Earlier this spring, Charette ran the 50km race at Delano12, which was in similar conditions, but on a soft gravel surface, all within a 1 mile loop in Decatur, Alabama. He took the overall win at Delano in 3:53:54 and set the course record. It was this race, in addition to strong showings at Mountain Mist 50km (6th overall) and Black Warrior 50km (4th overall) that lead him to register for Strolling Jim. “I had run three trail ultra marathons and Boston over a 12 week span, with shorter distance races mixed in between. I was recovering well each time and I had always wanted to run with the best in War Trace, so I decided that this was the right time to make my debut there.”

Just before heading into The Walls at mile 29, Charette met his crew and decided to lie down on the side of the road. “I knew that I needed to stretch out my legs somehow and that being on the pavement was the best way to do it. I think that I really worried Laura at this point, as she didn’t think that I would be able to get back up,” said Charette. “It is an example of how your mind can play tricks on you after running for that long. I just needed a physical break from the pounding, and lying down seemed like a good idea and the next thing I knew, I was on my back. The longer I sat there, the more I came to my senses and I realized it was insane; clearly when Jones or Lundblad hit a wall, they didn’t just sit down – they moved on, maybe even harder and pushed through it and came out stronger on the other side. I was in a race and needed to get through it and refocus on staying mentally strong.” Though he sat there for several minutes, he managed the strength to get up on his own and start running again.

Charette became somewhat rejuvenated heading into the walls, as his mile count was off and he thought he was on mile 28, but the course marshal let him know it was 29 and heading shortly into mile 30. This helped to give him just the mental lift heading into the last official hill. Through a combination of running, jogging and power walking, Charette navigated through The Walls onto Whiteside Hill Road. In doing so, he split the 50km mark at an even four hours.

The motivation was now to reach the 35 mile mark and then run an even pace through the last 10km to the finish. Charette clocked a 46:22 through 35 miles and as he made the turn onto Three Forks Bridge Road, he passed through the aid station only to find out that Taylor had also slowed and he was just minutes ahead. Charette, who had dropped his singlet hours ago when the rain stopped and the humidity picked up, was now dumping water over his head to remain cool. “I was drinking almost a bottle of Gatorade and dumping another bottle of water over my head at each mile. The external cooling effect helped to regulate my body temperature as the sun started to beat down on us near the 35 mile mark.” It was not long after this that the clouds came back and the skies become overcast again.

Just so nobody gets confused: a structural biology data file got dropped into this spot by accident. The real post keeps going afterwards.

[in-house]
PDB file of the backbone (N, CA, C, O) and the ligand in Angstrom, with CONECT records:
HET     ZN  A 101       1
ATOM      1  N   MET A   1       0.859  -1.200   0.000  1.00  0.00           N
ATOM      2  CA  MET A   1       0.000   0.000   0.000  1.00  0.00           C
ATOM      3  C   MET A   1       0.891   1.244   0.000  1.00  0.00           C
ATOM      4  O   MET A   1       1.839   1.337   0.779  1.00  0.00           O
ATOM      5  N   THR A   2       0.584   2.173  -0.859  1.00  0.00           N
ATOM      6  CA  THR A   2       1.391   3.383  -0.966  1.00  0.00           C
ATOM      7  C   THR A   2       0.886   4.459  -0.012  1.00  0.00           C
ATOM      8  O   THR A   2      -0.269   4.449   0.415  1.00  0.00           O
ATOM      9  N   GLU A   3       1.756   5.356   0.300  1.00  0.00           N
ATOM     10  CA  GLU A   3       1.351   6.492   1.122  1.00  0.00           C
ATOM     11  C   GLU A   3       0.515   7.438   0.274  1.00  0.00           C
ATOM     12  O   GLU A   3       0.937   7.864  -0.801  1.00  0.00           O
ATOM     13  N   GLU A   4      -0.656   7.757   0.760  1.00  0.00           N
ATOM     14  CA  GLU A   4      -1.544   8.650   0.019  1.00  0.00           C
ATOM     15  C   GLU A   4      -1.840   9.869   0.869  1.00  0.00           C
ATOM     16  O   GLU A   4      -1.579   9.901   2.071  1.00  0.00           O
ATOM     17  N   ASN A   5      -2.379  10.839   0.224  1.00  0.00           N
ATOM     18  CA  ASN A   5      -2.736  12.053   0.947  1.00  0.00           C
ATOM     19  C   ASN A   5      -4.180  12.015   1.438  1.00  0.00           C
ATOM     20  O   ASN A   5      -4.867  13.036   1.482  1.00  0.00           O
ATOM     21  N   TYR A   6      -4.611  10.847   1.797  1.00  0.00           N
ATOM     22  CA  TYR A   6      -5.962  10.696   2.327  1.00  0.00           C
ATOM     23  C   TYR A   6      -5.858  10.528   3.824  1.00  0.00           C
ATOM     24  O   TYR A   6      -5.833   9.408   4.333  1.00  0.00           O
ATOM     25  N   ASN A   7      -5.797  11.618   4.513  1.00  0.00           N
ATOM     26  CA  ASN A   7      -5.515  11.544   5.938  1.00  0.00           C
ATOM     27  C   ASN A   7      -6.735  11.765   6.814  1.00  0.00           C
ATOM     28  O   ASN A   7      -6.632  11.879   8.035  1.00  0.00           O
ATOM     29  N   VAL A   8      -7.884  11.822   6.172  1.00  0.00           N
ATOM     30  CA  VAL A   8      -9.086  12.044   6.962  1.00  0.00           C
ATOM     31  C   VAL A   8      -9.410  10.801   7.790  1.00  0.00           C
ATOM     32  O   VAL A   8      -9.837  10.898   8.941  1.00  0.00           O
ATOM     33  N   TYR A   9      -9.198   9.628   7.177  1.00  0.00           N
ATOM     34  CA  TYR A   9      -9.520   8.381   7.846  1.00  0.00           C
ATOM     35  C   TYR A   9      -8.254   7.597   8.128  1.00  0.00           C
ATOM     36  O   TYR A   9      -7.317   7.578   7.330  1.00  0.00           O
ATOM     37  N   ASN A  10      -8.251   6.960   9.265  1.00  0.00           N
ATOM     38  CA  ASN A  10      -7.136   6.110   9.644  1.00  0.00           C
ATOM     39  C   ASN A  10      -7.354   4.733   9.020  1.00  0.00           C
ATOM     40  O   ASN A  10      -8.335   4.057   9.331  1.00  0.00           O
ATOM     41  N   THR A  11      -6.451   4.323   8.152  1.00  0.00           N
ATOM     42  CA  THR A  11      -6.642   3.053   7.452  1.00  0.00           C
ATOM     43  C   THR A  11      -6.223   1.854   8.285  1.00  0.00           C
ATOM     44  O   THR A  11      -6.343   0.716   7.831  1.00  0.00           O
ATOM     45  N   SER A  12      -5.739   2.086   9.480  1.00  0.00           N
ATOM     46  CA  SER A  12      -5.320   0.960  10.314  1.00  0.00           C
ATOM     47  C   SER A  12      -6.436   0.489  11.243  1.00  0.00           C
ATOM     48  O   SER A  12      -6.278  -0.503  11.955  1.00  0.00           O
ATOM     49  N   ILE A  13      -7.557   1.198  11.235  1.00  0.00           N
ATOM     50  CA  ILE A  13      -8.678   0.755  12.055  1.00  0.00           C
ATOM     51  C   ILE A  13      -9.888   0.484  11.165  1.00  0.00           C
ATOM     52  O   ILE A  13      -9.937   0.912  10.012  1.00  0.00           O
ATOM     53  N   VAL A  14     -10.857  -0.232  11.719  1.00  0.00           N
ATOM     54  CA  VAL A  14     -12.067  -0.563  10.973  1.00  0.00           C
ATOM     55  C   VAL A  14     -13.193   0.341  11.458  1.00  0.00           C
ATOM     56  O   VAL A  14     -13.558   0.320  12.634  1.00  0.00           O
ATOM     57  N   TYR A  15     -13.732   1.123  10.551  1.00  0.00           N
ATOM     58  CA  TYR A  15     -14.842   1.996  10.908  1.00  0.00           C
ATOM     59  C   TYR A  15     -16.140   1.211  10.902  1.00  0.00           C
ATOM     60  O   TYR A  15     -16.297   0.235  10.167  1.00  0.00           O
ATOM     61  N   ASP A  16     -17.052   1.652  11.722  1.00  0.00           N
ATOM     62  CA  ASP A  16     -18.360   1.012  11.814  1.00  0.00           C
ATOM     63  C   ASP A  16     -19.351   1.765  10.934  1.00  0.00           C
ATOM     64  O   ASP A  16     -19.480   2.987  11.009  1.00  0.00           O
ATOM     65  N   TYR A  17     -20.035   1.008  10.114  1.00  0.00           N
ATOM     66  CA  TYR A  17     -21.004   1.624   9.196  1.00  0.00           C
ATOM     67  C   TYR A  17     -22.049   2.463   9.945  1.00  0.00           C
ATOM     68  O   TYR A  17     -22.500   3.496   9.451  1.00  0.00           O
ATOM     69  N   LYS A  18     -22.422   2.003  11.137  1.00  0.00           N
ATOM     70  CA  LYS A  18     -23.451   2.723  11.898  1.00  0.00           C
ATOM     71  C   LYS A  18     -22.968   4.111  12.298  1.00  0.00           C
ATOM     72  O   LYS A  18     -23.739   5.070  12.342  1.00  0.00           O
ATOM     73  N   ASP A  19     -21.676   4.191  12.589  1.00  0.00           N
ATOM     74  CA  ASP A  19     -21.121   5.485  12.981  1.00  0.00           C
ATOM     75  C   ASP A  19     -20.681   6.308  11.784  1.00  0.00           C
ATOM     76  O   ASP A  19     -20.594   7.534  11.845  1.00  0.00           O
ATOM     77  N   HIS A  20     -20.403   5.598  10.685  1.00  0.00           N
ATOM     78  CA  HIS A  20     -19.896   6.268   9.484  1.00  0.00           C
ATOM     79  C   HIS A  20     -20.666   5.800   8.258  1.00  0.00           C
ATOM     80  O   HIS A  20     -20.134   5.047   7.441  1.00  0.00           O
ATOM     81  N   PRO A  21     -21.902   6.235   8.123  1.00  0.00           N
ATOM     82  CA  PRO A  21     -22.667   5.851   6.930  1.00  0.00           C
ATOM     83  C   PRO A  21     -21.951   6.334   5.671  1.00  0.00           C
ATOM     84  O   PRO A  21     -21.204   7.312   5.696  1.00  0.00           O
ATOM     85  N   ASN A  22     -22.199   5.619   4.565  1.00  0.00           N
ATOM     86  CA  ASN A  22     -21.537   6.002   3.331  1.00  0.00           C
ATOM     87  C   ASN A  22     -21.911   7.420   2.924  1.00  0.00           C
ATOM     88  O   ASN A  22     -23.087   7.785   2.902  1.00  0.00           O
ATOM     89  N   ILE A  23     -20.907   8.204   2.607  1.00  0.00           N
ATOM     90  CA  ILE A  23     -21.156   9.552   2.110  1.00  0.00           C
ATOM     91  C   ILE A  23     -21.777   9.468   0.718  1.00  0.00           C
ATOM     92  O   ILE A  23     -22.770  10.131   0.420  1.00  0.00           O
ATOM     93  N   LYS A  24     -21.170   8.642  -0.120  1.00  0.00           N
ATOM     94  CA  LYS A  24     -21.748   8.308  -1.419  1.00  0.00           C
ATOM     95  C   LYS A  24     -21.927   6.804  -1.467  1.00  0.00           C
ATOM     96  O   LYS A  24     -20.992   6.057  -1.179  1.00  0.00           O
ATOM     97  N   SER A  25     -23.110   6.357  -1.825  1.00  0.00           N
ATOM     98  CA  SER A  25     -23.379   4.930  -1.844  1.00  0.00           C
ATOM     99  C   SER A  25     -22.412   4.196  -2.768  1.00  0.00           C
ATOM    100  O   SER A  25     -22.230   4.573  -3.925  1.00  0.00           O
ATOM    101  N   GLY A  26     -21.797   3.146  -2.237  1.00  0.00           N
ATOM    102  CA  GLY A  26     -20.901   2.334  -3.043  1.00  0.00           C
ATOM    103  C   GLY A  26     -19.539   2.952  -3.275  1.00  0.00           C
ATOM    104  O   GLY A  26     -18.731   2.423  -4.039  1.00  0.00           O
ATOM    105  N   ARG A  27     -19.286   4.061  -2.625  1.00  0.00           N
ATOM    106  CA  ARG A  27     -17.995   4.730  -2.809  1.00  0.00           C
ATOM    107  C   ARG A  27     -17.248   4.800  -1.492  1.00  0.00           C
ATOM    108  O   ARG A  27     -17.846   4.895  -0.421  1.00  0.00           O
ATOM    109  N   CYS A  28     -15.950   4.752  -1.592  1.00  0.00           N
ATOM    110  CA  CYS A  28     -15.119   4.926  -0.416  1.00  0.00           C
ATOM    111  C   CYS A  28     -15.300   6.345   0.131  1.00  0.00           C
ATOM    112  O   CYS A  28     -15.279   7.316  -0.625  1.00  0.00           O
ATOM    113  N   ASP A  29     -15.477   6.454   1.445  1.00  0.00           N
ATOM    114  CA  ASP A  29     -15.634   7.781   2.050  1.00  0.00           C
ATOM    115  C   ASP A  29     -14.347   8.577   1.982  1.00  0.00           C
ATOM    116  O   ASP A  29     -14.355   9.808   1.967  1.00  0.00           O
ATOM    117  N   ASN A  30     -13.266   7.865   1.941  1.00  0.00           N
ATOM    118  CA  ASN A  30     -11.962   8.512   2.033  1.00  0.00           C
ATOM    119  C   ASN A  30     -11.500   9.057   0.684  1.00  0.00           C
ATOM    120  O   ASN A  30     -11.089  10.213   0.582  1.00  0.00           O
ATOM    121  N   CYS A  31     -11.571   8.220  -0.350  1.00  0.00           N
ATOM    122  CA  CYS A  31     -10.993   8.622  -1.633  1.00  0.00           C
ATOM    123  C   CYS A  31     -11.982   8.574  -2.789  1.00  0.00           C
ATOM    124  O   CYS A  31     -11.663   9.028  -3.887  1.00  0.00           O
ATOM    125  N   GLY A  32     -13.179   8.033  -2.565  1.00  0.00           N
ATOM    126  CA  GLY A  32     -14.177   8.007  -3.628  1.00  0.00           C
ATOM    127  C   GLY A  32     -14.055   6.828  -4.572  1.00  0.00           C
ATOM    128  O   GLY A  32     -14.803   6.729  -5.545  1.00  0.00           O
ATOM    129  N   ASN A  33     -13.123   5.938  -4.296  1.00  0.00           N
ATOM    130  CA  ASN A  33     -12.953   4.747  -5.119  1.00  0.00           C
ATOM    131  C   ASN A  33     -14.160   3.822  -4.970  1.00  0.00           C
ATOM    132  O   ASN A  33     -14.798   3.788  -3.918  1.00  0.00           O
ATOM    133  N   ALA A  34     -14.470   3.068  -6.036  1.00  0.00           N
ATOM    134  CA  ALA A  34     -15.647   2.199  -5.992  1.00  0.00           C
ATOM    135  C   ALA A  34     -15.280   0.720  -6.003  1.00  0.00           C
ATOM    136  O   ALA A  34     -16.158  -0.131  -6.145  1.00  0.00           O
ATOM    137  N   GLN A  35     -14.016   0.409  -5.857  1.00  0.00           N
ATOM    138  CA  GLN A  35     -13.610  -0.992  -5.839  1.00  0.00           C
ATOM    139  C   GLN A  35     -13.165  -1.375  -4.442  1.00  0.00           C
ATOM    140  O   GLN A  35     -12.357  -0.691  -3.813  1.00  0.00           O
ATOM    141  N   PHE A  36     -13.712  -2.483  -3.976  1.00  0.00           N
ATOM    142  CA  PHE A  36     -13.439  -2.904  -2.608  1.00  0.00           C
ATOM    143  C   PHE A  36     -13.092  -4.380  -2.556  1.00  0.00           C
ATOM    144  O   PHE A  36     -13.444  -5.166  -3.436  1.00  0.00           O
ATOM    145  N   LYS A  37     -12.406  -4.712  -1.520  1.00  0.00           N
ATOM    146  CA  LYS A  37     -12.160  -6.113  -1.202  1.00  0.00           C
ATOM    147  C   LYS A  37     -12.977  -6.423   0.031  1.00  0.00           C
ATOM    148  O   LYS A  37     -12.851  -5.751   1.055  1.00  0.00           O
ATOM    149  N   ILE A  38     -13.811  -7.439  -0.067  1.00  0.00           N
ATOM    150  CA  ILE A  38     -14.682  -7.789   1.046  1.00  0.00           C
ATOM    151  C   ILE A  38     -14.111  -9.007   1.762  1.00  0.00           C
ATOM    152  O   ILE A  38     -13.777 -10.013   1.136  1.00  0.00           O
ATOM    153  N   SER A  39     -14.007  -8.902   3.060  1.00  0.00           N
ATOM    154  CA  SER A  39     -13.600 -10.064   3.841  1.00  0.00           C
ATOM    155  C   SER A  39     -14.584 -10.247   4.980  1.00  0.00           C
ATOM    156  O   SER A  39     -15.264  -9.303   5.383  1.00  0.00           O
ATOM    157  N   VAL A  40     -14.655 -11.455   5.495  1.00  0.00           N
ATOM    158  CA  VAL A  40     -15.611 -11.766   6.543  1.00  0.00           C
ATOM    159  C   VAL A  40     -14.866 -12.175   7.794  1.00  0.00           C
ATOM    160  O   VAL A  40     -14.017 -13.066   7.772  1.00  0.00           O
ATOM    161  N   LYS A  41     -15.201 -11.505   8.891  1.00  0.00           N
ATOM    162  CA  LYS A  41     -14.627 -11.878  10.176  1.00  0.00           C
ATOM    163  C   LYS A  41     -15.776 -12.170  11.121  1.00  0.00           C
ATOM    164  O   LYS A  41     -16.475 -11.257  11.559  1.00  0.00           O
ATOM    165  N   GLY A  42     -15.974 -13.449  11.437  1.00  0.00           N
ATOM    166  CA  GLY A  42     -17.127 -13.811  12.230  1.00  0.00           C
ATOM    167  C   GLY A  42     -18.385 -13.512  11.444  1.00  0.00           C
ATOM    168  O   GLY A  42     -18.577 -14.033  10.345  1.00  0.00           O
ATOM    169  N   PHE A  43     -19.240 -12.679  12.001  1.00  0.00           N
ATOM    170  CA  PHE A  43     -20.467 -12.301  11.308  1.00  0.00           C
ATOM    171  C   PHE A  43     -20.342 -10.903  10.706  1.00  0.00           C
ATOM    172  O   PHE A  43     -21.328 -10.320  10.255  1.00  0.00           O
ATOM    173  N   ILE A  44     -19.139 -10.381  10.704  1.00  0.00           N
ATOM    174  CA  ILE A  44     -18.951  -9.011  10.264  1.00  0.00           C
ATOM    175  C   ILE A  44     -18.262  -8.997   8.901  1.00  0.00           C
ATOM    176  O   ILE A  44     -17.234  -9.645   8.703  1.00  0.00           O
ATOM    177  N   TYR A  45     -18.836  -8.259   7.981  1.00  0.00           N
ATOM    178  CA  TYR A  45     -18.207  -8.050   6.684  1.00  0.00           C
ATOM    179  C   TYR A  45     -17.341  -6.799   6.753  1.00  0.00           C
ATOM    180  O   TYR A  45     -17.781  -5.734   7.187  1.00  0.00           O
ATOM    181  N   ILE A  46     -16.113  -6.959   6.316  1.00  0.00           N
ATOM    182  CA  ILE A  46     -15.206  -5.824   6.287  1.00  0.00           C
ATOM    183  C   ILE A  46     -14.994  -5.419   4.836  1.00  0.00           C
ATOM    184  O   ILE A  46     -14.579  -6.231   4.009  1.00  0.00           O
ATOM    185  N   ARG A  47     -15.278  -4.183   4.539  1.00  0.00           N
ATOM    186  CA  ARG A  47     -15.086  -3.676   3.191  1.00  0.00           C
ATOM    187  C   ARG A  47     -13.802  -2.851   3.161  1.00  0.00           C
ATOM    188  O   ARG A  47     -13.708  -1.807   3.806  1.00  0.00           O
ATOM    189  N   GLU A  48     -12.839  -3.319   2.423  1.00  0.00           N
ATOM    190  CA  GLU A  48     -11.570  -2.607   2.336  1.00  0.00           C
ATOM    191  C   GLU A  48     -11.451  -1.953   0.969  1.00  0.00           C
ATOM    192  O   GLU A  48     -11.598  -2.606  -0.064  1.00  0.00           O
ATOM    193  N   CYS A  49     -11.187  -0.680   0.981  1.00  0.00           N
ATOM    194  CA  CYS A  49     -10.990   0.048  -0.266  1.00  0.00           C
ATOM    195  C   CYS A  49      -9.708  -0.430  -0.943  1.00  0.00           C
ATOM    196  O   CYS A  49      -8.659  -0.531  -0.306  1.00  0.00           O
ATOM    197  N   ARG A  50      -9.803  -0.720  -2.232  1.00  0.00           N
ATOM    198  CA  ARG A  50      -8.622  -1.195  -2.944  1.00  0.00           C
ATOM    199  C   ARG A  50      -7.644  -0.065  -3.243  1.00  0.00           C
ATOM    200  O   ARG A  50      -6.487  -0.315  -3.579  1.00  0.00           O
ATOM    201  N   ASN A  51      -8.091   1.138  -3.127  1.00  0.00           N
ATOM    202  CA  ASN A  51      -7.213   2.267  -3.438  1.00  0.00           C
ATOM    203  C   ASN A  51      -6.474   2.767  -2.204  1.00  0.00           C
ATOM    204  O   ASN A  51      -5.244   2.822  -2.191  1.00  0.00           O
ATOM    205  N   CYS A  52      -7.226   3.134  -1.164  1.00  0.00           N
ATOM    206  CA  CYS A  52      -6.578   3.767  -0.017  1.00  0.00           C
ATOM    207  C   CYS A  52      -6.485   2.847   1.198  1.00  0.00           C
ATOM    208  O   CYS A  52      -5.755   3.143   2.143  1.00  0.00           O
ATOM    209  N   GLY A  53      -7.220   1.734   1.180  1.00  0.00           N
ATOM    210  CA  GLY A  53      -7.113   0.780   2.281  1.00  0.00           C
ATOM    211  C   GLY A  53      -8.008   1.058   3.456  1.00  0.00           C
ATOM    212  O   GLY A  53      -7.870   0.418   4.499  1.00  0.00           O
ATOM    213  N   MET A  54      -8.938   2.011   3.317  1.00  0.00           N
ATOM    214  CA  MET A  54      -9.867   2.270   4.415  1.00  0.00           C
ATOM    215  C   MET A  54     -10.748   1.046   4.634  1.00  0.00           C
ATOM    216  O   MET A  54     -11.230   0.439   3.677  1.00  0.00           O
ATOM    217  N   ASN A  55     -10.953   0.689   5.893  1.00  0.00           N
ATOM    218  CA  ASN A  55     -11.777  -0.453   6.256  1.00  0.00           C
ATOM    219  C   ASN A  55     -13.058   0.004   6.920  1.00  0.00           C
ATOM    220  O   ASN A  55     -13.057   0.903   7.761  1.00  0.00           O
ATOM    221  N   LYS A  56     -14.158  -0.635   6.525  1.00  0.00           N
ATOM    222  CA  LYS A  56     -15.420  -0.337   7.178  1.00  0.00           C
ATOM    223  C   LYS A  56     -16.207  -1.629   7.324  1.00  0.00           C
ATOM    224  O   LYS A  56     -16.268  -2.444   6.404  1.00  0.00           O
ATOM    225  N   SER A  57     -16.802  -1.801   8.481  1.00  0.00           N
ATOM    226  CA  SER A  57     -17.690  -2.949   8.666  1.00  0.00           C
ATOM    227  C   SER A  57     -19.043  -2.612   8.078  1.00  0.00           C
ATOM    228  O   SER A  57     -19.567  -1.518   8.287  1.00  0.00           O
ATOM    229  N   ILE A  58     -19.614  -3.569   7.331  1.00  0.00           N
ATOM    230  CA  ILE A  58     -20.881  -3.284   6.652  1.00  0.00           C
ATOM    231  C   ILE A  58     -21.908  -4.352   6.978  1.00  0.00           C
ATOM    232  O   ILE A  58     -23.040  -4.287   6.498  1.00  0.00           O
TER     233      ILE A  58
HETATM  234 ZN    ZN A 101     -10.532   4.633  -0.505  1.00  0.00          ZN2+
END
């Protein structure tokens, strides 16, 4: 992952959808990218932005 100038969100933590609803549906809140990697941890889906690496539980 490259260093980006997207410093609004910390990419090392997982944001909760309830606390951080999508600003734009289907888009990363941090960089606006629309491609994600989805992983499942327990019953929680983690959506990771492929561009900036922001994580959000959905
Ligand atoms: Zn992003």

Charette was now running in 8th place, having been passed one last time.

“The game had turned into counting the miles off one at a time and knowing that he end was near. So when I saw that there was a detour on the course, which would undoubtedly cause us to run long, I was very discouraged.” The course officials would later note that the detour around a washed out section of the course added a little more than a mile to the 41.2 mile advertised distance.

After getting back on course, the final two rolling hills were ahead, before coming back into War Trace. “I could see Dink ahead of me, but I knew that I could not catch up to him.” Since mile 20, Charette had been calculating the pace it would take to run 5 ½ hours, which was his goal. “When hitting a half way split of 2:25, I knew that I could run almost 9 minute miles over the second half and still be on track, but as the miles passed by I began to realize that I wasn’t going to make it.” The added distance was the nail in the coffin on Charette’s hopes to hit 5:30.

Over the last 10 miles, Charette was meeting with his crew about every 1/2 mile.

With the added distance in the course, some of the times in this running of Strolling Jim were slightly slower than in years past. With one final push toward the end, Charette broke the tape in 5:46:48, covering the approximate course distance which has been estimated as 42.2 miles, at an average pace of 8:13 minute miles.

The full race results are available on the Strolling Jim website.

"Looking back, I am really glad that I decided to run this race and to stick it out after I wanted to quit early," Charette noted and then added, "I recognize the fact that physically my body was ready to run the distance, but I've got some work to do on my mental state of mind when I have to run that long alone. I am going to take quite a few lessons away from this day."

So the question is everyone's mind is what is next on Charette's plate. "I have some immediate plans to work on my short distance speed with some local races coming up. After that, we have a small group of people who will be running across Alabama to raise awareness for Tay Sachs. Beyond that, I am not sure what the future holds. I'm still considering Arkansas Traveler. Right now I am just happy with my Strolling Jim finish and want to thank my wife for being my crew. I couldn't have done it without help."

Whatever he decides to do, we are sure that he will continue to improve with experience and move up in the rankings.

The 32nd running of Strolling Jim is tentatively set for May 1, 2010.

Eric Charette writes race reports after every race and posts them at